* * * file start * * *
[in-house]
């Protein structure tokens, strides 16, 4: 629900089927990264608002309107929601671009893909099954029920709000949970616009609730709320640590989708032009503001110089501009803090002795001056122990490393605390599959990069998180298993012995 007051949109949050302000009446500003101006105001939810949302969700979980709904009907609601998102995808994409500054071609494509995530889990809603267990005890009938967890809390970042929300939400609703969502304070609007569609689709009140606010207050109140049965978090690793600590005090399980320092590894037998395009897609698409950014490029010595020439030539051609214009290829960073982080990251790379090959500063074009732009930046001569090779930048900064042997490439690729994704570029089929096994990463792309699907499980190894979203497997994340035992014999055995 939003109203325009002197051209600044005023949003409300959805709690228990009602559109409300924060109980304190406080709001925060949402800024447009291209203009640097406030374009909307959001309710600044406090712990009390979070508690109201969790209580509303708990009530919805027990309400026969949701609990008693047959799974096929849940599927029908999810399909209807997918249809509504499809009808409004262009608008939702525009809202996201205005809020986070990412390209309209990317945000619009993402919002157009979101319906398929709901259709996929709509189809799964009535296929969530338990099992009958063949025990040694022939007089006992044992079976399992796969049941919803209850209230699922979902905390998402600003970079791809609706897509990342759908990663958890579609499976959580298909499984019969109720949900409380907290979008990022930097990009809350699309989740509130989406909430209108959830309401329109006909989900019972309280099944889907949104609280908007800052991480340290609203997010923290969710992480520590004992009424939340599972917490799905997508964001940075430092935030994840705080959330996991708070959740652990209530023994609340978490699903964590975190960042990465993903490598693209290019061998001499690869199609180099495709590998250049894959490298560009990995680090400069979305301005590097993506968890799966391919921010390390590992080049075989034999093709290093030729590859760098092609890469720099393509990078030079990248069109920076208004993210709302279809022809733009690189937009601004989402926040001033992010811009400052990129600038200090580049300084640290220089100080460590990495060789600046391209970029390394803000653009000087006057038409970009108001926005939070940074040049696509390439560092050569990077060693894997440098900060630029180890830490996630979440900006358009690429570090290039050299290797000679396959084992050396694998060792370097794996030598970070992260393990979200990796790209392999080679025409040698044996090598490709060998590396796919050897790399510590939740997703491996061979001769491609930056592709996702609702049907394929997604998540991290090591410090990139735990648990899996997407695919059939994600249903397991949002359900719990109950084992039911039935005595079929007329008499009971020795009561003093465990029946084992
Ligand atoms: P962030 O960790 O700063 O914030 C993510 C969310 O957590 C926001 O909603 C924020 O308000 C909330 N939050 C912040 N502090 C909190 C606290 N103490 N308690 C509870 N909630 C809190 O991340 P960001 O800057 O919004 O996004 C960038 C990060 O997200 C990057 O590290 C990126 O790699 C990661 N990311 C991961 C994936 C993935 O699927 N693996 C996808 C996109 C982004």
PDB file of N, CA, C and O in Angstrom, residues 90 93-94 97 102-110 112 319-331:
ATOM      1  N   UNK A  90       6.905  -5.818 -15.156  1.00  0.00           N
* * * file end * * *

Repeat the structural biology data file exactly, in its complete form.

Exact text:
[in-house]
């Protein structure tokens, strides 16, 4: 629900089927990264608002309107929601671009893909099954029920709000949970616009609730709320640590989708032009503001110089501009803090002795001056122990490393605390599959990069998180298993012995 007051949109949050302000009446500003101006105001939810949302969700979980709904009907609601998102995808994409500054071609494509995530889990809603267990005890009938967890809390970042929300939400609703969502304070609007569609689709009140606010207050109140049965978090690793600590005090399980320092590894037998395009897609698409950014490029010595020439030539051609214009290829960073982080990251790379090959500063074009732009930046001569090779930048900064042997490439690729994704570029089929096994990463792309699907499980190894979203497997994340035992014999055995 939003109203325009002197051209600044005023949003409300959805709690228990009602559109409300924060109980304190406080709001925060949402800024447009291209203009640097406030374009909307959001309710600044406090712990009390979070508690109201969790209580509303708990009530919805027990309400026969949701609990008693047959799974096929849940599927029908999810399909209807997918249809509504499809009808409004262009608008939702525009809202996201205005809020986070990412390209309209990317945000619009993402919002157009979101319906398929709901259709996929709509189809799964009535296929969530338990099992009958063949025990040694022939007089006992044992079976399992796969049941919803209850209230699922979902905390998402600003970079791809609706897509990342759908990663958890579609499976959580298909499984019969109720949900409380907290979008990022930097990009809350699309989740509130989406909430209108959830309401329109006909989900019972309280099944889907949104609280908007800052991480340290609203997010923290969710992480520590004992009424939340599972917490799905997508964001940075430092935030994840705080959330996991708070959740652990209530023994609340978490699903964590975190960042990465993903490598693209290019061998001499690869199609180099495709590998250049894959490298560009990995680090400069979305301005590097993506968890799966391919921010390390590992080049075989034999093709290093030729590859760098092609890469720099393509990078030079990248069109920076208004993210709302279809022809733009690189937009601004989402926040001033992010811009400052990129600038200090580049300084640290220089100080460590990495060789600046391209970029390394803000653009000087006057038409970009108001926005939070940074040049696509390439560092050569990077060693894997440098900060630029180890830490996630979440900006358009690429570090290039050299290797000679396959084992050396694998060792370097794996030598970070992260393990979200990796790209392999080679025409040698044996090598490709060998590396796919050897790399510590939740997703491996061979001769491609930056592709996702609702049907394929997604998540991290090591410090990139735990648990899996997407695919059939994600249903397991949002359900719990109950084992039911039935005595079929007329008499009971020795009561003093465990029946084992
Ligand atoms: P962030 O960790 O700063 O914030 C993510 C969310 O957590 C926001 O909603 C924020 O308000 C909330 N939050 C912040 N502090 C909190 C606290 N103490 N308690 C509870 N909630 C809190 O991340 P960001 O800057 O919004 O996004 C960038 C990060 O997200 C990057 O590290 C990126 O790699 C990661 N990311 C991961 C994936 C993935 O699927 N693996 C996808 C996109 C982004």
PDB file of N, CA, C and O in Angstrom, residues 90 93-94 97 102-110 112 319-331:
ATOM      1  N   UNK A  90       6.905  -5.818 -15.156  1.00  0.00           N